Tuesday, 19 January 2016

It boils down to this.

In the end you have to consider the rights of the individual.

Yes, it is possible to identify antisocial behavioural trends in different groups of people and cautiousness is a perfectly acceptable response - provided it does not come with crass generalizations.

Yes, decisive action must be taken to ensure that the perpetrators of heinous acts are swiftly apprehended and brought to justice. Failure to do so will only cause further damage to the victims and inevitably lead the gullible and fearful to the extremes of the political spectrum.

Yes, our borders need better monitoring; not through raising fences, but by ensuring that there is a system in place to identify the people who are most in need of asylum and guarantee that they are the first to get it - as required by Article 14 of the Universal Declaration of Human Rights.  Safe passages need to be established.  More needs to be done by governments and local communities to facilitate the process of integration. This is what sowing the seeds of positive change involves.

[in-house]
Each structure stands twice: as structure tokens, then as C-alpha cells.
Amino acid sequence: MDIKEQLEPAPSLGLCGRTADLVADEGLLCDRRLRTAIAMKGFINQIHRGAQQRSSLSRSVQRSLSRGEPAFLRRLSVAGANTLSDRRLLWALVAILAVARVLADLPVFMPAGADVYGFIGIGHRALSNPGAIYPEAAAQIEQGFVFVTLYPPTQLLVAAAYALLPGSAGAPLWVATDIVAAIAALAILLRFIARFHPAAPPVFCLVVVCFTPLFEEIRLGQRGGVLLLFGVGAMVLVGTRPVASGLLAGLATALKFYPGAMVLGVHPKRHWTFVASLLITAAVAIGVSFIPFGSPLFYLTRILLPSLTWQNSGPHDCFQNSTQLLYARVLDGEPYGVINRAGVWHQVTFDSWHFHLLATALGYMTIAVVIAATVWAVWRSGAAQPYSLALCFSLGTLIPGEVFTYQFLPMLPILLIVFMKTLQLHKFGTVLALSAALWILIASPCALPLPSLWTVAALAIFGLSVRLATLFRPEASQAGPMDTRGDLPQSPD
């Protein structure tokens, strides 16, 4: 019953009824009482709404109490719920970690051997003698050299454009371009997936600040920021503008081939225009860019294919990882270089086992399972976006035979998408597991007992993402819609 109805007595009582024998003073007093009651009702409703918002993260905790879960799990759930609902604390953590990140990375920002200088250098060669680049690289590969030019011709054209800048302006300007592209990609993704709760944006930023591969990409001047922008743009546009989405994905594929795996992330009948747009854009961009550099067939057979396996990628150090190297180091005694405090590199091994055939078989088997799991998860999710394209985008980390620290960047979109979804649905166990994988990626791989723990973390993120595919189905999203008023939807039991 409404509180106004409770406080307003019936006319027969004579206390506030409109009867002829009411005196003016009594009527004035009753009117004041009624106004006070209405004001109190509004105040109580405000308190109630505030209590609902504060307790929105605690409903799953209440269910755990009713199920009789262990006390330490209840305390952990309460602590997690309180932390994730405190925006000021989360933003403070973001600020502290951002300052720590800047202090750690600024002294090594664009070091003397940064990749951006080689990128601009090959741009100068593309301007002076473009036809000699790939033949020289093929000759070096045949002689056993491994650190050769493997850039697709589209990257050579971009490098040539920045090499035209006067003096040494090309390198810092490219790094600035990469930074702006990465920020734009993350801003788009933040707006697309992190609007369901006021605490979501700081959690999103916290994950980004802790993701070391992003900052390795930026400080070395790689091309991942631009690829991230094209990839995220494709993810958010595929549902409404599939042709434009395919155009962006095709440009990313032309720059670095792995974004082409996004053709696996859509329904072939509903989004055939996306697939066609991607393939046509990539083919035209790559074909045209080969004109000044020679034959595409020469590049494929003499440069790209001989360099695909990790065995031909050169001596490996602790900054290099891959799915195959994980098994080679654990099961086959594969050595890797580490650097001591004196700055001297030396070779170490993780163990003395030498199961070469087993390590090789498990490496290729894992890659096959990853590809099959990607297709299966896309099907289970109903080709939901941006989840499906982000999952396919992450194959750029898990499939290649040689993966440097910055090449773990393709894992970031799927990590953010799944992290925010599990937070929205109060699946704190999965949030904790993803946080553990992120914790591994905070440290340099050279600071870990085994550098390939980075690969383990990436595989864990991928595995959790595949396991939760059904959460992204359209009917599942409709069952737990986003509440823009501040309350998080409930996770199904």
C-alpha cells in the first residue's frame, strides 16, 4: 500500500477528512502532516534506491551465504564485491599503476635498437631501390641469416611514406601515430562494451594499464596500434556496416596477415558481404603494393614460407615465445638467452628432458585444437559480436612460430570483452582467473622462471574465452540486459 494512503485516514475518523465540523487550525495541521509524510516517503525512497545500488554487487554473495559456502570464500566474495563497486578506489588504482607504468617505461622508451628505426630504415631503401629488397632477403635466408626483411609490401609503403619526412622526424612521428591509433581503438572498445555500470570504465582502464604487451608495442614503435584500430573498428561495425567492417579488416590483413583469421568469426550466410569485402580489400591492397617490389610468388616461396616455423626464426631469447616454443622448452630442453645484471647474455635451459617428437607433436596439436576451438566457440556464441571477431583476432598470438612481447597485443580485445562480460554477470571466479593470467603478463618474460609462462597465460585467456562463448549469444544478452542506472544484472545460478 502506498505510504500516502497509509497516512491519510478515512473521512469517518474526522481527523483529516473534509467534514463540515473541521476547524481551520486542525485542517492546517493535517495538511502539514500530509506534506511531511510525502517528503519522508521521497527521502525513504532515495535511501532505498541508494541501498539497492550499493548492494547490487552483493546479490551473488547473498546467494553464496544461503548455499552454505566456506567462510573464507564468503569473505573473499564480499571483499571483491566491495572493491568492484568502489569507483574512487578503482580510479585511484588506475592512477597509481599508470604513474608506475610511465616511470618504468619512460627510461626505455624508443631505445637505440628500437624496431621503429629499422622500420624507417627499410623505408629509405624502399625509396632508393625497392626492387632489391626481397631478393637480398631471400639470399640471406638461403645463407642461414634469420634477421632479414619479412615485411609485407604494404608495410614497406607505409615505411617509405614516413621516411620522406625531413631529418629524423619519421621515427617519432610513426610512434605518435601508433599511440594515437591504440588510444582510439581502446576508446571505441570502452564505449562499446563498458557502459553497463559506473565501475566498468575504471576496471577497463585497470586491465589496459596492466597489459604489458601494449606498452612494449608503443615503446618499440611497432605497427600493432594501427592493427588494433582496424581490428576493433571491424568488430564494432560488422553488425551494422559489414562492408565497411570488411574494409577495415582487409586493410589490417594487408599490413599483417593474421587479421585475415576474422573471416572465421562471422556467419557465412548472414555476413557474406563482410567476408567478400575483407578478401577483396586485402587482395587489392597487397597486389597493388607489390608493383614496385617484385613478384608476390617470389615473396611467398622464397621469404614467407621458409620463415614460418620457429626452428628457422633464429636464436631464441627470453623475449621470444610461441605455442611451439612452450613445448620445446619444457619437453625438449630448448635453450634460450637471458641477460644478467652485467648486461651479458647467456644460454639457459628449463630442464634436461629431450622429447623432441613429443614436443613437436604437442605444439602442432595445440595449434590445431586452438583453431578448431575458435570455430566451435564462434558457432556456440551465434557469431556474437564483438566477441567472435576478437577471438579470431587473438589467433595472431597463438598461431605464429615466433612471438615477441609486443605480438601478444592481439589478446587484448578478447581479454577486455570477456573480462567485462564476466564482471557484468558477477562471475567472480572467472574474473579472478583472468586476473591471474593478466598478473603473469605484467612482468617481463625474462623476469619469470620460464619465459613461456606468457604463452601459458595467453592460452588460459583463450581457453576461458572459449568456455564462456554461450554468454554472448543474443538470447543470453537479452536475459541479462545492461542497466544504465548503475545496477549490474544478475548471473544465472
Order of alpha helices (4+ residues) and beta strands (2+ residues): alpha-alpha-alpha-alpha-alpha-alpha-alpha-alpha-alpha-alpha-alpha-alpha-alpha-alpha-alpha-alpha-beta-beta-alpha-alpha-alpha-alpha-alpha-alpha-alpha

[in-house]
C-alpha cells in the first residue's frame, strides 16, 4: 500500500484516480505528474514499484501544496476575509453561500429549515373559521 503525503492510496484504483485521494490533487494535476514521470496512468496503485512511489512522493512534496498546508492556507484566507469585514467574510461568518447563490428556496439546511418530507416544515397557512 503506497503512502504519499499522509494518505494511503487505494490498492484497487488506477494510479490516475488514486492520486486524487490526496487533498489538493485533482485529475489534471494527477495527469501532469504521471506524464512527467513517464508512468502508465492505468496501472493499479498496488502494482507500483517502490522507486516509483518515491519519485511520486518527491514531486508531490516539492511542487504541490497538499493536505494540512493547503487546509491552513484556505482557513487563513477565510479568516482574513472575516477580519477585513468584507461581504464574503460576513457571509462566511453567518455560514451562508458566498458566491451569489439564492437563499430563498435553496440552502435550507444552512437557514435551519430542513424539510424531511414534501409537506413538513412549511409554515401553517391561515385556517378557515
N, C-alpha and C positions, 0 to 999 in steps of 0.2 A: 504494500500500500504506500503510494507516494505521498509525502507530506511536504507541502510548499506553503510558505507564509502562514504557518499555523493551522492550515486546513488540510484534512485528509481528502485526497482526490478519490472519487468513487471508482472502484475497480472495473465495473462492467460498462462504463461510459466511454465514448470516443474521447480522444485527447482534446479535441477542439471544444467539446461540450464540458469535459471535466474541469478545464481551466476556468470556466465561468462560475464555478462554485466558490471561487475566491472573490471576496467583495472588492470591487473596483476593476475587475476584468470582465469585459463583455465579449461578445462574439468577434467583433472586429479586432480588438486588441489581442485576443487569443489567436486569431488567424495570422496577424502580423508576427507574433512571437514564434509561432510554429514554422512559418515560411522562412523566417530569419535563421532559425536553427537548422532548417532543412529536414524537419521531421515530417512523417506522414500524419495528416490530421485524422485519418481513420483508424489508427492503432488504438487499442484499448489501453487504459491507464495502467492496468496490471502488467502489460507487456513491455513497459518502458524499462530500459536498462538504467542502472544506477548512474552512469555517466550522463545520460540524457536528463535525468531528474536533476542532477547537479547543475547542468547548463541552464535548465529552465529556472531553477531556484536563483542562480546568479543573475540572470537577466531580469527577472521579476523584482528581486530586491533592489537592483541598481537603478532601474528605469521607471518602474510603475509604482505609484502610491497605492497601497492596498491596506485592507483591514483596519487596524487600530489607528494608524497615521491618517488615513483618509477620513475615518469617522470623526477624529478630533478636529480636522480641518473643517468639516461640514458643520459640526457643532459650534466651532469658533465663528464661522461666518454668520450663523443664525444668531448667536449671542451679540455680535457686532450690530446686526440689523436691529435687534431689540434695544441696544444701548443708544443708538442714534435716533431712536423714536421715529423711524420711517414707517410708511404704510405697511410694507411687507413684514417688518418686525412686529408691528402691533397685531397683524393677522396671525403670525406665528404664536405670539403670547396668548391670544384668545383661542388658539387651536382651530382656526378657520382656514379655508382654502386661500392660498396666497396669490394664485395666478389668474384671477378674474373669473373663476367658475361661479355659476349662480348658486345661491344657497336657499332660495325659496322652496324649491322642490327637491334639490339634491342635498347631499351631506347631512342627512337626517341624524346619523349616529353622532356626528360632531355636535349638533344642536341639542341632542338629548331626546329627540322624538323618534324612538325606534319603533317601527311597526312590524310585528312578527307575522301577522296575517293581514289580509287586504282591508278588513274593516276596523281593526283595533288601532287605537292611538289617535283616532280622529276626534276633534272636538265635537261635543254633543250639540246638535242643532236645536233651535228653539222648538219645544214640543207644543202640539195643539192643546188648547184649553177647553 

All the while we witness a counter current of growing xenophobia and bigotry gradually paving the way for institutionalized group discrimination. Loud and vulgar voices evoke the spectre of oppressive regimes whose memories still linger in the scar tissue of our body politic.

Our modern secular societies are founded on the ideas of liberty and equality before the law. We must take heed and not fall into the trap of thinking it is okay to sacrifice some of our rights to gain some temporary safety; or we risk eroding the very fabric of our civilization.

And we must not forget that rights exist precisely to protect minorities from the whims of majorities; the smallest minority being the individual.